Interview With Killer Queen’s Patrick Myers

Photo courtesy of Killer Queen

BY REAGAN JOHNSON | Go Venue Magazine

I got the opportunity to sit down with Patrick Myers, lead singer of the band Killer Queen. They are one of the world’s most awarded and loved Queen cover bands. They are able to seamlessly bring Queen’s impactful music and legacy to fans all over the world year-round. They are about to kick off their next tour of the US on February 29th in Salina, Kansas at the historic Stiefel Theatre.

Go Venue: What are you most looking forward to about the US leg of your tour?

 Patrick Myers: “We like getting back out in front of American audiences. We get a really warm, enthusiastic, and excited reaction from the various different countries that we play in. There’s a very particular style of reaction, hard to characterize really, but that’s an American audience. I don’t know if it’s a cliché or not, but it seems to hold true. I think it’s because rock and roll music kind of began in America. You exported it to us, and we exported it back to you with the Beatles. It all came from America. There seems to be this sort of hunger for rock music that’s a very, particular American brand. So really, we love playing in America. We play there three times a year, we like it so much. We spend about three months a year there. We spread them out throughout the year. We spend about three months, maybe more, in America every year, and it’s a pleasure to do. It’s a huge place. I mean it’s exhausting touring it, but it’s worth the mileage. The audience is so electric and enthusiastic, and we like it.”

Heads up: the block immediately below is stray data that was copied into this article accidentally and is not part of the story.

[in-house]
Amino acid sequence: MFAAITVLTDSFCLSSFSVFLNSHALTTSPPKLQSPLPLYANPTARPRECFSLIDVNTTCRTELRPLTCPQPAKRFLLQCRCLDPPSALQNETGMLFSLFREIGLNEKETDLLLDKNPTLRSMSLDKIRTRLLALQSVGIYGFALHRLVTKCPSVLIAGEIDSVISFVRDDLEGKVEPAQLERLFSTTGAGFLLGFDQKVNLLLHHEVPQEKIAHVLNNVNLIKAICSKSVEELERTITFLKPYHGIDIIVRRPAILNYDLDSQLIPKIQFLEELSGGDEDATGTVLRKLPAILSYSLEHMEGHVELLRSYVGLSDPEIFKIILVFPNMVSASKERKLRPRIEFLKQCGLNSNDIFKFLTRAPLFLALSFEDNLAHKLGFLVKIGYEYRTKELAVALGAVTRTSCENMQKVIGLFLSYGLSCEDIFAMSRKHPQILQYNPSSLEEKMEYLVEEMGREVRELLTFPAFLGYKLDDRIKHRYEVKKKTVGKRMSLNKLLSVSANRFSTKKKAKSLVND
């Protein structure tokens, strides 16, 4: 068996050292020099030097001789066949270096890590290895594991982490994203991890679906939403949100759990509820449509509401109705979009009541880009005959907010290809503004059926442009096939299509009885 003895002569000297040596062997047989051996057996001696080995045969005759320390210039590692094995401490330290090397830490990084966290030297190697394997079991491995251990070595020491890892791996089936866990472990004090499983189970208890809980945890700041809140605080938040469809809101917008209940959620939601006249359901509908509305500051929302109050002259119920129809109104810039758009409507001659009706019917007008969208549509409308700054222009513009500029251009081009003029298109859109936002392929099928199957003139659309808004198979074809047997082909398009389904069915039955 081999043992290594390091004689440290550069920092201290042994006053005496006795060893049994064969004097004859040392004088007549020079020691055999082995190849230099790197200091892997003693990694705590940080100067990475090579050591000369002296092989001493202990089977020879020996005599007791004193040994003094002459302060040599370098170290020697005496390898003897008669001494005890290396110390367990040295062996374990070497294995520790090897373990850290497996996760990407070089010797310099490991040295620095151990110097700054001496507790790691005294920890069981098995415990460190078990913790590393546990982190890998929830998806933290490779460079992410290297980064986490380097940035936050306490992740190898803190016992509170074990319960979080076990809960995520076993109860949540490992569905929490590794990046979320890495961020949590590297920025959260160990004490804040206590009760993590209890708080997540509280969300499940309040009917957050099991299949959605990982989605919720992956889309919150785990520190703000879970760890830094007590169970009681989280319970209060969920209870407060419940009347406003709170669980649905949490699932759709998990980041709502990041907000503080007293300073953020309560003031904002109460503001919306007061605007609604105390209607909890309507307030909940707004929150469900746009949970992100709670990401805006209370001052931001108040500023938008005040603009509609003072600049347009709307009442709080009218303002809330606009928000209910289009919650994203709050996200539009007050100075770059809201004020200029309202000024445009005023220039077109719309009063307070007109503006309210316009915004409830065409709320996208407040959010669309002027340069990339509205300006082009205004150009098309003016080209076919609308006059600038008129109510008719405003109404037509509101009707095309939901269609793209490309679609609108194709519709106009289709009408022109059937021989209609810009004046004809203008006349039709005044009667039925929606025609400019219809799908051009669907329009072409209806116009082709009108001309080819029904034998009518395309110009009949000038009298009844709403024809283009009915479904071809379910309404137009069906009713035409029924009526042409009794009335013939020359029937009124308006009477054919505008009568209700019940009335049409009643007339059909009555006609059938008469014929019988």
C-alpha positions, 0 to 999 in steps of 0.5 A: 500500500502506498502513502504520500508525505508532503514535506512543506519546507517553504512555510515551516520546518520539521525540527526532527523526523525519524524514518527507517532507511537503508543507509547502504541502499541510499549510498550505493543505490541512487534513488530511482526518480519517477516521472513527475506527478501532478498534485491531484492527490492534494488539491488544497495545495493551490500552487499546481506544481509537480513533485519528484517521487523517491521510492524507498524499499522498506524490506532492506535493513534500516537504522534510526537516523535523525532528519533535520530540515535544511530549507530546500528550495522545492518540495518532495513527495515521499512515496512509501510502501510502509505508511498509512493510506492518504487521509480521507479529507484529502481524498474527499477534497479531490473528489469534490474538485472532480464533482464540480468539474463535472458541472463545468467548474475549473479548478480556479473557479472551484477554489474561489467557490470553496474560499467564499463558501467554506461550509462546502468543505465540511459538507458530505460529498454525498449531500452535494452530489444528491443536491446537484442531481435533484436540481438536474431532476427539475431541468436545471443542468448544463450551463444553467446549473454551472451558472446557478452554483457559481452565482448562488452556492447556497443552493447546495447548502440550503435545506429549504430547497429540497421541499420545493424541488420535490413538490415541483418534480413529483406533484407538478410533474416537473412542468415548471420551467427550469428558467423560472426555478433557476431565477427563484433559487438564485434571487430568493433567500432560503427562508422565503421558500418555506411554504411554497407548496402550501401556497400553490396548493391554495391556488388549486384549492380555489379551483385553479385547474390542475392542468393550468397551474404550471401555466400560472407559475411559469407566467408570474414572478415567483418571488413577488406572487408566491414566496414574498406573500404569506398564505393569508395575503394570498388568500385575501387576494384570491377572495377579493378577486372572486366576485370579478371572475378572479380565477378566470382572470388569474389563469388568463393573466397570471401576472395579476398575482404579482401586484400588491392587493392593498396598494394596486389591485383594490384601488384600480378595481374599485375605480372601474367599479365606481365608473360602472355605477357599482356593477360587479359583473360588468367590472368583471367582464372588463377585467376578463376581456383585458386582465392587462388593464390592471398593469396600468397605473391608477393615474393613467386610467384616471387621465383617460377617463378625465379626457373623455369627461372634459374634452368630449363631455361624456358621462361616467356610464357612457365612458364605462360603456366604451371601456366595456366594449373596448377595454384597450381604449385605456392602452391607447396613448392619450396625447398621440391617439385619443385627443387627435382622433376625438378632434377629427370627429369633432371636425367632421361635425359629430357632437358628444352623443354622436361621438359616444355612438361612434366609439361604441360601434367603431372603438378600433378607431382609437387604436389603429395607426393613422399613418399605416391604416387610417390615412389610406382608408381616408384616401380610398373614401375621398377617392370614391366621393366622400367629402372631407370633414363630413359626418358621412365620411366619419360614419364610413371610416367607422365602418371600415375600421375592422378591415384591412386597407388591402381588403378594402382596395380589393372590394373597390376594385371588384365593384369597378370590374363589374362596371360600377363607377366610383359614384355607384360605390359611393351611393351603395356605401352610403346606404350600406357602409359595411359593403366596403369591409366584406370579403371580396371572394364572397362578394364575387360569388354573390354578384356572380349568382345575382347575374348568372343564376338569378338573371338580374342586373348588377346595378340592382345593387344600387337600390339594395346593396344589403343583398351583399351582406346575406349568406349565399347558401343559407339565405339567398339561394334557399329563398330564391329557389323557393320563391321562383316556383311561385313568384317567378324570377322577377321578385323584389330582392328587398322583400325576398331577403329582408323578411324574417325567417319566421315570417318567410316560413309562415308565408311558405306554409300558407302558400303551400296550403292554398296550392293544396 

GV: Electric is a really good way to put it. I know a lot of kids of the younger generation whose favorite band is Queen, which always surprises me.